I have had a Black Diamond Avalung for a few years now, the type that is not integrated into a backpack. I hardly ever use it because it just adds another thing to unbuckle and take off when I stop to change layers. That is over with, as this year I finally got my hands on an Alias Avalung pack, which eliminates the hassle since the Avalung is integrated into the shoulder strap.
I chose the Alias pack, which we reviewed last year; however they have made quite a few changes from last year’s model, which make it much better. It has a more tapered bottom section than the previous model, which helps when the pack is mostly empty so it doesn’t sag over your butt. Black Diamond also added an aluminum stay in the back panel (you can remove this to reduce weight, but it does help the pack keep its shape and carry better). The straps that hold the top flap down have been moved to a lower part of the pack. We made this modification to last year’s pack, because the top flap could not be cinched down far enough when the pack was almost empty. Nice to see our mods become stock!
I like top loader packs because they’re more reliable than packs that use zippers as the closure method, and Alias seems to be sturdily constructed. Also, top loader packs are usually lighter weight, which is important, especially when you add the weight of an Avalung. Thus, Alias is the lightest pack for its volume in the BD Avalung pack lineup.
Alias has small zippered pockets on the waist belt. I love having these, they’re the perfect place to keep things that you want to have easy access to, like an inclinometer or sunscreen. I also like the avalanche tools pocket on the outside of the pack. It is super big, and can fit any avy shovel along with a bunch of other stuff. The strap can go over or under the top flap, so it can carry something like a large rope or an extra layer that won’t fit in the main pack body.
The compression straps on the side of the pack work extremely well, which combined with the new, more tapered bottom, make the pack ride nicely when mostly empty. This is great because I would like to have an Avalung on the ski area on high danger days or days when I might be going out of bounds — but my dorm room is too small for yet another piece of gear.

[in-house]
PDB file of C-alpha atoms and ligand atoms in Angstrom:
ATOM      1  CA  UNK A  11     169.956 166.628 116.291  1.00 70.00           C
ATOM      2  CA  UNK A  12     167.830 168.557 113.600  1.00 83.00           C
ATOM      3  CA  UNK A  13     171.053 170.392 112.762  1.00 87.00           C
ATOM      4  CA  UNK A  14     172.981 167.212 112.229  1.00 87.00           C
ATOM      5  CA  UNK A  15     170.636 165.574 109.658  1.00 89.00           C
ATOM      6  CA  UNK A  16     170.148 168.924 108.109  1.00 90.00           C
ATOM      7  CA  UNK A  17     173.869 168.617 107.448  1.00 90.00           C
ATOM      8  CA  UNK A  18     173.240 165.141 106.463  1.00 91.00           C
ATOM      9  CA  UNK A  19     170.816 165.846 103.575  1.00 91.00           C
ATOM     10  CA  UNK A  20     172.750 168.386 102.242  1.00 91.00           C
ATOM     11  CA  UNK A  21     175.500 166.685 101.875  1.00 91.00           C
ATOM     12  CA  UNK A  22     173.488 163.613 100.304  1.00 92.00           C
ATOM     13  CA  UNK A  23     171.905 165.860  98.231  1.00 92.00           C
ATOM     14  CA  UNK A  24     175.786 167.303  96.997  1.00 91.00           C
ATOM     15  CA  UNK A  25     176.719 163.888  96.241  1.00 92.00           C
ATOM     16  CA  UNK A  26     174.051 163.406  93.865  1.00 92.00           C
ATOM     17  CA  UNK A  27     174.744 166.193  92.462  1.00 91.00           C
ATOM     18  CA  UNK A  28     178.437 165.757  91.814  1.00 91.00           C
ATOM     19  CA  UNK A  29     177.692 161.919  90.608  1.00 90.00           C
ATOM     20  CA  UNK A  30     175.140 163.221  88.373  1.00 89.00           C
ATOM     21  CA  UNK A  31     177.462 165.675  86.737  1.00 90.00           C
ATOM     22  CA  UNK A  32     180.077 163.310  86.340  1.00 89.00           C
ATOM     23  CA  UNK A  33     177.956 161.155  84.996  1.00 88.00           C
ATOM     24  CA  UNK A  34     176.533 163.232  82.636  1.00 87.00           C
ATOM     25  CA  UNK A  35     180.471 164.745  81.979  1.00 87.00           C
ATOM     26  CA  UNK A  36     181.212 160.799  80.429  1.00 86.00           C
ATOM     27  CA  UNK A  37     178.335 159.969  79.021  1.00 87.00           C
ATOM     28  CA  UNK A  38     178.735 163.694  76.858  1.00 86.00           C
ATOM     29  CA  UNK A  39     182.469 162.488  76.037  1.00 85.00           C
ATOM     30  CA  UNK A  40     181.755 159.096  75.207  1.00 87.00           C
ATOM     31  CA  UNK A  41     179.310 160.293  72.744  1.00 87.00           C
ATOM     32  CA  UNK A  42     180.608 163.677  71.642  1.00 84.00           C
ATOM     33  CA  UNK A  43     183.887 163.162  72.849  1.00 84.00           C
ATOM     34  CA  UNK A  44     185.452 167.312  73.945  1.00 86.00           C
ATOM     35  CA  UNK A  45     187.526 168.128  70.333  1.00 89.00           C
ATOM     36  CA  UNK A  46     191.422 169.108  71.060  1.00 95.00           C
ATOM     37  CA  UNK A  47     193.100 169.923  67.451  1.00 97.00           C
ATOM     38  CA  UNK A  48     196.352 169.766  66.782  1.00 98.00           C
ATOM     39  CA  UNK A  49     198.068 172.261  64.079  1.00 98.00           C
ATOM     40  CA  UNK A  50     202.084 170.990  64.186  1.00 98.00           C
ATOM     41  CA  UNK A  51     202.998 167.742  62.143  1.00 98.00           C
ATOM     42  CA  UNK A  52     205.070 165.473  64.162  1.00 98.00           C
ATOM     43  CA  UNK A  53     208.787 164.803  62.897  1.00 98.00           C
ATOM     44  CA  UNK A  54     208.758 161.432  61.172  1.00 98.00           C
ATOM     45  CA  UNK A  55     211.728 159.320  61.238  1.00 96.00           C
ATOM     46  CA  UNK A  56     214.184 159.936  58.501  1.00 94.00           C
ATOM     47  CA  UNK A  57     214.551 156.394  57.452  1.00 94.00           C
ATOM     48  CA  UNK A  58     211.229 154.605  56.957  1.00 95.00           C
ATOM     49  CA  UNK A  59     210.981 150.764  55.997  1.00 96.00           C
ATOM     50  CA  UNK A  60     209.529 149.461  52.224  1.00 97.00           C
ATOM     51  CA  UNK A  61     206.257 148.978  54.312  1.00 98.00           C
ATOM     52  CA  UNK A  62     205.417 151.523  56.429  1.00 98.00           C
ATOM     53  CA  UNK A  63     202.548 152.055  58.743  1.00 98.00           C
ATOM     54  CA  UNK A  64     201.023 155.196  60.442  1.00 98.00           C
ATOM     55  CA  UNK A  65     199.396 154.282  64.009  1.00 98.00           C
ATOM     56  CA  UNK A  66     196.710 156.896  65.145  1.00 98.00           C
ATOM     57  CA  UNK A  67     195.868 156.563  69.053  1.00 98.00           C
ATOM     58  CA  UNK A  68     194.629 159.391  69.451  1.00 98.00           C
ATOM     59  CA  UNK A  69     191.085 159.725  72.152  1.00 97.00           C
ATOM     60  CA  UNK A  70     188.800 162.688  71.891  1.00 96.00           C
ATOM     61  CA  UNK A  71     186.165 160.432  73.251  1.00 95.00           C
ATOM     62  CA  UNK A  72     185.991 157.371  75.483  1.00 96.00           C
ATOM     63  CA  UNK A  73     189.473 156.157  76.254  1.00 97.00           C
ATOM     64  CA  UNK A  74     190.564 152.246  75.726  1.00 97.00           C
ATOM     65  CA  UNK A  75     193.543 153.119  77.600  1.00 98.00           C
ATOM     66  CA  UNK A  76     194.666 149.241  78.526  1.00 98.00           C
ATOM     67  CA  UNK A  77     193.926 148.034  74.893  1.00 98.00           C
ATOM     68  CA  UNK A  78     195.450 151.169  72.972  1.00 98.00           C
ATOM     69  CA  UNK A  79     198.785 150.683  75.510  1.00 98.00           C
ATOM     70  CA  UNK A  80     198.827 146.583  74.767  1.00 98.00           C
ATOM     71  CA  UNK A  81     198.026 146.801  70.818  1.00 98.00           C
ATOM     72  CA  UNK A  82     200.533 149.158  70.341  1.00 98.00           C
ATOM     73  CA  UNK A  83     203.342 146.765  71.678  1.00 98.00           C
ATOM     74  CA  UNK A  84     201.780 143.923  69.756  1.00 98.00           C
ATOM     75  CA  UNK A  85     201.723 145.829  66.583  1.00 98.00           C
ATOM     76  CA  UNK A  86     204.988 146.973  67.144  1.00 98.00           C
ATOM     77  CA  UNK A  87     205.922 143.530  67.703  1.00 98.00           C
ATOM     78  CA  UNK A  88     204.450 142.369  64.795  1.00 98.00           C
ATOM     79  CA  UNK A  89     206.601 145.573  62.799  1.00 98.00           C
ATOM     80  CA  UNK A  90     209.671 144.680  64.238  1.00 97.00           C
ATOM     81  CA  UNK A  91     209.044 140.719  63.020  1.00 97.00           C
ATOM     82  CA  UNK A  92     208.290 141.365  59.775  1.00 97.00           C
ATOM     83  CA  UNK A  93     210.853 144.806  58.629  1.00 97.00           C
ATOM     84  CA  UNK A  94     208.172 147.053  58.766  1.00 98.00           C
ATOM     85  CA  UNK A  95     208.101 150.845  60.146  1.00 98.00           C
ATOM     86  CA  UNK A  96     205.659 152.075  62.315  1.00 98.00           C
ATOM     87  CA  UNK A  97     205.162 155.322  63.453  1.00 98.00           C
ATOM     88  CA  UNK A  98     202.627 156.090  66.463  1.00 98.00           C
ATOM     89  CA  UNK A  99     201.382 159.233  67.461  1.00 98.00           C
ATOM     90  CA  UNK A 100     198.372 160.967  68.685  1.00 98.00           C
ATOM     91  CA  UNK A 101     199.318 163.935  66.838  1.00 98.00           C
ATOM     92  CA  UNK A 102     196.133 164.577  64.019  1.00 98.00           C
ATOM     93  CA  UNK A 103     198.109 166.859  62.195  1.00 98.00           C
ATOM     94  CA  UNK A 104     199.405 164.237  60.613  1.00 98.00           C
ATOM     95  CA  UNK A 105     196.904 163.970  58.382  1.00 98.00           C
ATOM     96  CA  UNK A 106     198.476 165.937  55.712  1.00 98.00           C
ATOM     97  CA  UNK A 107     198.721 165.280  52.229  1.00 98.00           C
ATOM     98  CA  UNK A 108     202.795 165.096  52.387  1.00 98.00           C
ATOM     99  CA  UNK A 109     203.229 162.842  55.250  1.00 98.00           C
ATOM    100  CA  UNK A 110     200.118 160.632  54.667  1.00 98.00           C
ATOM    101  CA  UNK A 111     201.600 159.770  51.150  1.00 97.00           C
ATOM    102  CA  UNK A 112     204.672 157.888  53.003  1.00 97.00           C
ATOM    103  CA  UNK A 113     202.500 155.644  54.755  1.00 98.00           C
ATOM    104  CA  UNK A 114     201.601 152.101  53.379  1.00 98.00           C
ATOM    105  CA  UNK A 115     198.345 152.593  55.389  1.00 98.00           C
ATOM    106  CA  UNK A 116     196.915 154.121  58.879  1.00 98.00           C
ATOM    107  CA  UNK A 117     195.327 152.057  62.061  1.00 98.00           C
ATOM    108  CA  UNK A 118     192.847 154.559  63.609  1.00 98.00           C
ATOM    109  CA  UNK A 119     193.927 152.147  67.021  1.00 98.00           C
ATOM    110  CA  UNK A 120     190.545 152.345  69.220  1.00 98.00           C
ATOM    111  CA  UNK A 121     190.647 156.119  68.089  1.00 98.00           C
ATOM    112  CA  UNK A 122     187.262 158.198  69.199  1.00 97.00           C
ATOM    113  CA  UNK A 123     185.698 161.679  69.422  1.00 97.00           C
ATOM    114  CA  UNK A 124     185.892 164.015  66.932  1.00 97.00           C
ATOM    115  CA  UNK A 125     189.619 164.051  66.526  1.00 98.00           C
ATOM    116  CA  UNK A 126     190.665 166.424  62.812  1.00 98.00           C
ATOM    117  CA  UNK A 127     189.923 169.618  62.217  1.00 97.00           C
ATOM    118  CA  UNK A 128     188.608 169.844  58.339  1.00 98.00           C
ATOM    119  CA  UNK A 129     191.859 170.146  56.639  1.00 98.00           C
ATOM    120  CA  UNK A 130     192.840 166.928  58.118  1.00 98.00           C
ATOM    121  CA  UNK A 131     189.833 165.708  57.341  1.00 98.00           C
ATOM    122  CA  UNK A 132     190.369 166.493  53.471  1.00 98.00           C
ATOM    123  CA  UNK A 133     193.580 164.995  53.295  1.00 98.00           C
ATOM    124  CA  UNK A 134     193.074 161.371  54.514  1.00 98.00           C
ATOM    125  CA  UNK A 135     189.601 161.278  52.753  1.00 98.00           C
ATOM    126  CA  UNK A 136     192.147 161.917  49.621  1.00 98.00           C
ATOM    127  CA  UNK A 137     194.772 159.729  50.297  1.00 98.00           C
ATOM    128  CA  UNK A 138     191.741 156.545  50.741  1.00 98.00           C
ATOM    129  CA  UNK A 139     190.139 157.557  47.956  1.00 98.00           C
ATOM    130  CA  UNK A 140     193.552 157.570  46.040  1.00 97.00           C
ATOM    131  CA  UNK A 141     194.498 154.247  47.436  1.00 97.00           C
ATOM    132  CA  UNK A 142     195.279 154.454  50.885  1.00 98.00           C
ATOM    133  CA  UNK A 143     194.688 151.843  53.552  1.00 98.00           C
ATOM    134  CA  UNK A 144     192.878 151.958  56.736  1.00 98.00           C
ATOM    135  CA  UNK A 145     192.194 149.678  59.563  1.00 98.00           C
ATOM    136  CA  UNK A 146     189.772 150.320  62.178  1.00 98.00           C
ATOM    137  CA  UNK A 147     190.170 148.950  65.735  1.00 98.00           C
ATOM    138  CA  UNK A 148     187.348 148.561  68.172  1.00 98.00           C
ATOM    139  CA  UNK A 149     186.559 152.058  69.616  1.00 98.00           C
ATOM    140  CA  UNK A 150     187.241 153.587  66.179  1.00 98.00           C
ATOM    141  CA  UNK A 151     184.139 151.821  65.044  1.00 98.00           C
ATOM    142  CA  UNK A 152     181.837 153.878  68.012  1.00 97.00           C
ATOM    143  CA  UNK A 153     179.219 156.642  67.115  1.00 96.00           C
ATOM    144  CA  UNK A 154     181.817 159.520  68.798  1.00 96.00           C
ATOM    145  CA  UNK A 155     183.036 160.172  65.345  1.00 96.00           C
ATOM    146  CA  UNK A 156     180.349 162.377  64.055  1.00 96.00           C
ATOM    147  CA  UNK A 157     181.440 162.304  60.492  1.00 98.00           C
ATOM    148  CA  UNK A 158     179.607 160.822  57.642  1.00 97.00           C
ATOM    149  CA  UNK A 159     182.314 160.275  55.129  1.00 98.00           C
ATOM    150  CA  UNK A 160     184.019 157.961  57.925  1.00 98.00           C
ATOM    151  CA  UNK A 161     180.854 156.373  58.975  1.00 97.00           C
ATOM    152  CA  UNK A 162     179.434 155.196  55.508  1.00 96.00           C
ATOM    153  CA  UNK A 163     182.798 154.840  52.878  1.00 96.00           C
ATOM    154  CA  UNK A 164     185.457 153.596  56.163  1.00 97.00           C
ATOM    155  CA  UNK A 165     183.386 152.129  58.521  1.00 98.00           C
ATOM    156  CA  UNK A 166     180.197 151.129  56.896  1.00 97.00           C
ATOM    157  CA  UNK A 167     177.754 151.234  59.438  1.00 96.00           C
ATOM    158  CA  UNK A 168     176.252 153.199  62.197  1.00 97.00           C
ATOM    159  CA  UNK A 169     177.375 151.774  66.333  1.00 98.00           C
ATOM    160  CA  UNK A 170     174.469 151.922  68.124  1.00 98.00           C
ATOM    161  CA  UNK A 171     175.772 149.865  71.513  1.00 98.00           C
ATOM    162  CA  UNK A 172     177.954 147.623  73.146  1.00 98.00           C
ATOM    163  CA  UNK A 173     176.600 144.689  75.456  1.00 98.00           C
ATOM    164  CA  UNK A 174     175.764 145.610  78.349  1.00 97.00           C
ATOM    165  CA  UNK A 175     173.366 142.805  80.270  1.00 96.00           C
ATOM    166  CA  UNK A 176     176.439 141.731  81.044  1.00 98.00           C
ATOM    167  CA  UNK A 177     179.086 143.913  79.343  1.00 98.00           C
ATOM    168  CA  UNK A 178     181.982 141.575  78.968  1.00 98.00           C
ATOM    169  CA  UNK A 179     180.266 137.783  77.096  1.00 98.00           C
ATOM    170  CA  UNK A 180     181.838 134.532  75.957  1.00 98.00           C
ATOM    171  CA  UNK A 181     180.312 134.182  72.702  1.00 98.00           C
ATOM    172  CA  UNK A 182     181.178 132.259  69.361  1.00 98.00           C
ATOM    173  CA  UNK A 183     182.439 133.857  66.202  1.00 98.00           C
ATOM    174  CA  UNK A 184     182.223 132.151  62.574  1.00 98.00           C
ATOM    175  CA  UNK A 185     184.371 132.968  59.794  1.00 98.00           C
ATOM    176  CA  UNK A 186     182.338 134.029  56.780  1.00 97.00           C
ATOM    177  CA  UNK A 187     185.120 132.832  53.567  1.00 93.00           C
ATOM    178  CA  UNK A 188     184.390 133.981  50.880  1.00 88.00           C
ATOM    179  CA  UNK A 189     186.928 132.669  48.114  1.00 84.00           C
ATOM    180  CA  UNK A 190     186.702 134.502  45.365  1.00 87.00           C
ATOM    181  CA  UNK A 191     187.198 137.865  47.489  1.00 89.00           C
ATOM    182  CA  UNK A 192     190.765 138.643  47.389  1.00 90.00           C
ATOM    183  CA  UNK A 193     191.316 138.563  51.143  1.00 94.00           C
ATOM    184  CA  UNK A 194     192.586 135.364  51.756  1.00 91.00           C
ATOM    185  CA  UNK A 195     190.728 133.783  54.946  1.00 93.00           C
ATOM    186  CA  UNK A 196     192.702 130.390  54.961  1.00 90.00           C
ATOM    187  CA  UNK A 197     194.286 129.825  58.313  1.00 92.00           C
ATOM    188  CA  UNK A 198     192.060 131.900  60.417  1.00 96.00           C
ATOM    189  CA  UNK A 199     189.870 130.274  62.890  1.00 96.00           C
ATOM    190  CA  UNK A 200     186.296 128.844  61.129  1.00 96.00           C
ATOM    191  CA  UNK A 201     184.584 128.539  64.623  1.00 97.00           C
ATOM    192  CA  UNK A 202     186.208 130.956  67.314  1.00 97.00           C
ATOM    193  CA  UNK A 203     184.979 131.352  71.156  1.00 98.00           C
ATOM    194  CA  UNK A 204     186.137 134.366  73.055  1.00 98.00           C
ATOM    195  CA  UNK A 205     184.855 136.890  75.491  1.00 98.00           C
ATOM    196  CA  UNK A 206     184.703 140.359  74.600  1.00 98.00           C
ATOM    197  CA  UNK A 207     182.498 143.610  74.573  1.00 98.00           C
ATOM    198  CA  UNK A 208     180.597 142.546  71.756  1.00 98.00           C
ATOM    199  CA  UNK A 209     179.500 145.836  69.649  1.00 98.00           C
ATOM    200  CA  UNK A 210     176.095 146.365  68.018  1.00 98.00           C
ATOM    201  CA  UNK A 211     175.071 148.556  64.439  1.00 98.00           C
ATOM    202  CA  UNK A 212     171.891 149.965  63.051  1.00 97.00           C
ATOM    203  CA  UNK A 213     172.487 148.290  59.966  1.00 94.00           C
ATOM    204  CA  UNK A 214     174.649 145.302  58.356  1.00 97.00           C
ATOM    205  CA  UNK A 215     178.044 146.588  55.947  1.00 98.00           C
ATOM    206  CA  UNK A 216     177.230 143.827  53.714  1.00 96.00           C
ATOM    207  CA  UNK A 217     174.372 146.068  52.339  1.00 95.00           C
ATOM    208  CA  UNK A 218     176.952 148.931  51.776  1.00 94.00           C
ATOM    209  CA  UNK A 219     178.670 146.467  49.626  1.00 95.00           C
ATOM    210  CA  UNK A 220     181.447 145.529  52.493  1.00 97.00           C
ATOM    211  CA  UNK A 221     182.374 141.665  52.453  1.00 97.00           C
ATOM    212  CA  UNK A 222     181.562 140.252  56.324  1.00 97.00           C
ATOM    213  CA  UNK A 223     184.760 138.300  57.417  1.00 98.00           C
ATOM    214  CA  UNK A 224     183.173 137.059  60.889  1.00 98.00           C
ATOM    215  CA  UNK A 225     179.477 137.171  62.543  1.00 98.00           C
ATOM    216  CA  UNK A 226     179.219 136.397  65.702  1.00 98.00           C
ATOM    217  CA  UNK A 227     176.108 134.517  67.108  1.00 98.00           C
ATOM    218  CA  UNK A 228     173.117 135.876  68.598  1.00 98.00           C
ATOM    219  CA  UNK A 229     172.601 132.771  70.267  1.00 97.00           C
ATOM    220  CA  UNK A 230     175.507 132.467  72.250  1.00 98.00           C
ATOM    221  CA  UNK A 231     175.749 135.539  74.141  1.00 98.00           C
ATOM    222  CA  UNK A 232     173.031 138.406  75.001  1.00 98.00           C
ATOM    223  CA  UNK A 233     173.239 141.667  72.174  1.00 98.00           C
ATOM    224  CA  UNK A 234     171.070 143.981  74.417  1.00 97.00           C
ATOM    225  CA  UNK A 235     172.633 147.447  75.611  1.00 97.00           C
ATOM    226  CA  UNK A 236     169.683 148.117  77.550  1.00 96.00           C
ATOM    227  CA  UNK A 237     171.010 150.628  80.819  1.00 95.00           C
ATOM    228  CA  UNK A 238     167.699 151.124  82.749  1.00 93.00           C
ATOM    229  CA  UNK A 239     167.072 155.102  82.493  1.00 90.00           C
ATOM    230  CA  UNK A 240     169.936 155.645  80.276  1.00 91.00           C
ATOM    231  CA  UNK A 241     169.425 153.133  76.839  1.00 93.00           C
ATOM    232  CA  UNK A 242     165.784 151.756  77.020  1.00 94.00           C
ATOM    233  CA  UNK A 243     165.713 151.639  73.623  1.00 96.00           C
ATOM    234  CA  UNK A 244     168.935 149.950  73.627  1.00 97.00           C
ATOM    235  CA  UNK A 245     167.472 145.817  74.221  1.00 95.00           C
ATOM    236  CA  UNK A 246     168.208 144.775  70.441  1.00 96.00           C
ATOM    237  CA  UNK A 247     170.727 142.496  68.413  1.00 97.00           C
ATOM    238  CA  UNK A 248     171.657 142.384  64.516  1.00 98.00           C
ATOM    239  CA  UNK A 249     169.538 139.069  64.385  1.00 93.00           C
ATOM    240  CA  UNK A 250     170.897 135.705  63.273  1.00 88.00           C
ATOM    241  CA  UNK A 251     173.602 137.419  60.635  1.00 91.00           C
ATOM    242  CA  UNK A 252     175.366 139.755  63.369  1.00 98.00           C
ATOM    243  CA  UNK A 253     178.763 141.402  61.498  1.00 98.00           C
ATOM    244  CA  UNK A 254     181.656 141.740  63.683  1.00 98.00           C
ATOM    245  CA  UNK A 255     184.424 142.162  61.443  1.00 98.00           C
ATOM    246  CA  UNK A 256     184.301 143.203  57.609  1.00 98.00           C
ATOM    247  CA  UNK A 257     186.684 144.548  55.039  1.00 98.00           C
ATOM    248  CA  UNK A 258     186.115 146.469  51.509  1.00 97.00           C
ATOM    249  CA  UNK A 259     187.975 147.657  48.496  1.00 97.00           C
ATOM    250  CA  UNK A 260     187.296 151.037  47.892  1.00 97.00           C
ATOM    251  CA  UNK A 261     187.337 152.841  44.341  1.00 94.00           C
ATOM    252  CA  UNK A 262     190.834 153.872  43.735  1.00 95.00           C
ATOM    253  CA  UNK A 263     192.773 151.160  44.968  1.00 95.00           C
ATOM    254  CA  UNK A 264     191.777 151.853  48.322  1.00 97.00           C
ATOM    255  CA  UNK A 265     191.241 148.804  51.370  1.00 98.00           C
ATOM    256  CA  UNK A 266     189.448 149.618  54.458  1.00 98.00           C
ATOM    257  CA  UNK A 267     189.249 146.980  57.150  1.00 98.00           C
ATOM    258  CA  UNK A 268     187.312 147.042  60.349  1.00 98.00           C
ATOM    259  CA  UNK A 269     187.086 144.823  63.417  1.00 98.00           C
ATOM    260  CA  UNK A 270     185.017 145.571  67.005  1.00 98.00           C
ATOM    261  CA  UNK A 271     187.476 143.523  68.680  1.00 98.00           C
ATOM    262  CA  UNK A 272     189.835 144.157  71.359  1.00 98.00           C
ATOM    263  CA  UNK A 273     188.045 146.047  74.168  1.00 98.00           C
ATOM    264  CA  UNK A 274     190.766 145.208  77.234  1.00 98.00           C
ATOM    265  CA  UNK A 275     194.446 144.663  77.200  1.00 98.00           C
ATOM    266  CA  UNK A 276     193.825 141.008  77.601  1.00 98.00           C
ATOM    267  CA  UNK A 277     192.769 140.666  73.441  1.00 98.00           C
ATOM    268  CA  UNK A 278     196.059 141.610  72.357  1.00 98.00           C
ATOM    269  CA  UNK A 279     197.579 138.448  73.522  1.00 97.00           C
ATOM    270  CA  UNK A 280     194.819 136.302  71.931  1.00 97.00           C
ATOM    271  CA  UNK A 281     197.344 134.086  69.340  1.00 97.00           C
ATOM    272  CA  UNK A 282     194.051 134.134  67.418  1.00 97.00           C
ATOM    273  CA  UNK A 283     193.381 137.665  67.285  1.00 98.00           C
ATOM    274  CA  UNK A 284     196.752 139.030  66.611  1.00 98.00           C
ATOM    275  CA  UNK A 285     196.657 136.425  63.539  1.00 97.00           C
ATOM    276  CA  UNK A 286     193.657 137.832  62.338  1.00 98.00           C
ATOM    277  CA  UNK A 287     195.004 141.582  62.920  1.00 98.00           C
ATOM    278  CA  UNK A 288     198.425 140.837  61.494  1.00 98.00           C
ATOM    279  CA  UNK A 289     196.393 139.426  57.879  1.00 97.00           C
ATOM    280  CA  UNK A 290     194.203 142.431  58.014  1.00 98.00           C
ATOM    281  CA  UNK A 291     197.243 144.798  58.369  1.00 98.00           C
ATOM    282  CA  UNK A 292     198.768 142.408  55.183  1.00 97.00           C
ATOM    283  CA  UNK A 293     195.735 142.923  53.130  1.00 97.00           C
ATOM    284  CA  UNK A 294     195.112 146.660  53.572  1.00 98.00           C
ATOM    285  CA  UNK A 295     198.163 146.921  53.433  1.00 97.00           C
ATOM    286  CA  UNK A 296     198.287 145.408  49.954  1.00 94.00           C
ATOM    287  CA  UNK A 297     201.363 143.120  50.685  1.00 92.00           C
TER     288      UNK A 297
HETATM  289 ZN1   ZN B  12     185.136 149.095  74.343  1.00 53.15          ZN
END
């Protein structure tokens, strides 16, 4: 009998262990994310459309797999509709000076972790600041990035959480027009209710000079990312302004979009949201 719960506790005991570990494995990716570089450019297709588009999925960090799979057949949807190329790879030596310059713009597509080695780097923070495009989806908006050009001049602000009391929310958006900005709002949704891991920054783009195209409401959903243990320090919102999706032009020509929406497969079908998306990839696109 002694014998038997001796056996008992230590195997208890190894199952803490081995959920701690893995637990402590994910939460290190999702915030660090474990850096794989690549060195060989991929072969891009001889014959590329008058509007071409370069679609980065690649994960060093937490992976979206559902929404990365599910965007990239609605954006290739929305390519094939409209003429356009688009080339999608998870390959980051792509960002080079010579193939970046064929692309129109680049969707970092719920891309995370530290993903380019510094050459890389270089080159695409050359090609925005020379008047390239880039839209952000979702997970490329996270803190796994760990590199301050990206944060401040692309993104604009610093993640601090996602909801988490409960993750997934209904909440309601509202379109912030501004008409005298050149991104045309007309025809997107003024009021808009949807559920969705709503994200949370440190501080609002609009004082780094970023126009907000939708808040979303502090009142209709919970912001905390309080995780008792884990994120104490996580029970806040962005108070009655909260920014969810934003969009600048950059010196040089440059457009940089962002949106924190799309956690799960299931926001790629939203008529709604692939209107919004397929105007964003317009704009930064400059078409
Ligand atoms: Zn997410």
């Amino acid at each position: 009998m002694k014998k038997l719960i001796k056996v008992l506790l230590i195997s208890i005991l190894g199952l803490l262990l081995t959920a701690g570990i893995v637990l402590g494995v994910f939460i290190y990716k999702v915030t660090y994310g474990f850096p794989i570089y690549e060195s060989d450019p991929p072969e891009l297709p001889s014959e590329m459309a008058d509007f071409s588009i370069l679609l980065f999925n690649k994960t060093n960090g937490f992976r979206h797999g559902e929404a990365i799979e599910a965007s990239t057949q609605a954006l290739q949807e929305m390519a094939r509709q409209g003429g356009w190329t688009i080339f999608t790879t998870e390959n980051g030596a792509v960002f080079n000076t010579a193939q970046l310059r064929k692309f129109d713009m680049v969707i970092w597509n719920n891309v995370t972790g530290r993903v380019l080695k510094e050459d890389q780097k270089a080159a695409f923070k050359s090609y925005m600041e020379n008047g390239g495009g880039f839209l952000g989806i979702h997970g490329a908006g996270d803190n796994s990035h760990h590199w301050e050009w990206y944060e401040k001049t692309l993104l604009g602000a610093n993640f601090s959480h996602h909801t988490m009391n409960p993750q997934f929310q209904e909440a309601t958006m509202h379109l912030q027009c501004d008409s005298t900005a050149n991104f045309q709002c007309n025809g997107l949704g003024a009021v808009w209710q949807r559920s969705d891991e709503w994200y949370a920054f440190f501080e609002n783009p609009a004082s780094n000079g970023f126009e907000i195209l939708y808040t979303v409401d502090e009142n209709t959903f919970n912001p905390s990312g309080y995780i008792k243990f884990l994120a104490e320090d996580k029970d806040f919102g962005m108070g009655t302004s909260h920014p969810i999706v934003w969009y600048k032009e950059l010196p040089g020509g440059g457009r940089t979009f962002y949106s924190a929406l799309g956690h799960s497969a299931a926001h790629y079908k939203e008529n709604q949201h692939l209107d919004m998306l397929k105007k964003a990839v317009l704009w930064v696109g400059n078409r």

One feature that I have found super useful is the strap that holds the shovel pocket closed. The strap is similar to those on many climbing packs that are designed to hold a rope. It can be routed either under the top flap, if you don’t need it to hold something big, or it can be put over the top flap. On a recent trip I was able to hold my sleeping bag and pad on the outside of the pack easily with the strap, allowing me to bring the somewhat small Alias pack on an overnight hut trip instead of carrying two backpacks.
Like most backcountry packs, the diagonal ski carry system on the Alias Avalung is not as good as it could be. Instead of the included loop to strap the skis to, I put a ski strap anchor through the place where the shoulder strap attaches, which makes the skis flop around a lot less. Nonetheless, after a few hikes up Highland Bowl my ski edges were wearing through the pack fabric, so I decided to sew a patch of tougher fabric for wear protection. After several hours with our cranky sewing machine, I was able to add the patch that is pictured below, It only ads about half an ounce (not including the mess of thread that I tried to attach it to the pack with), and I hope it will provide enough toughness to keep my Alias in one piece.
While not immune to the need of modification (like every other piece of gear I own), the Alias Avalung pack does pretty well. Black Diamond did a good job at making the pack as minimal as possible while still providing excellent features. This is my new go-to pack for deep winter days, and some spring adventures as well.
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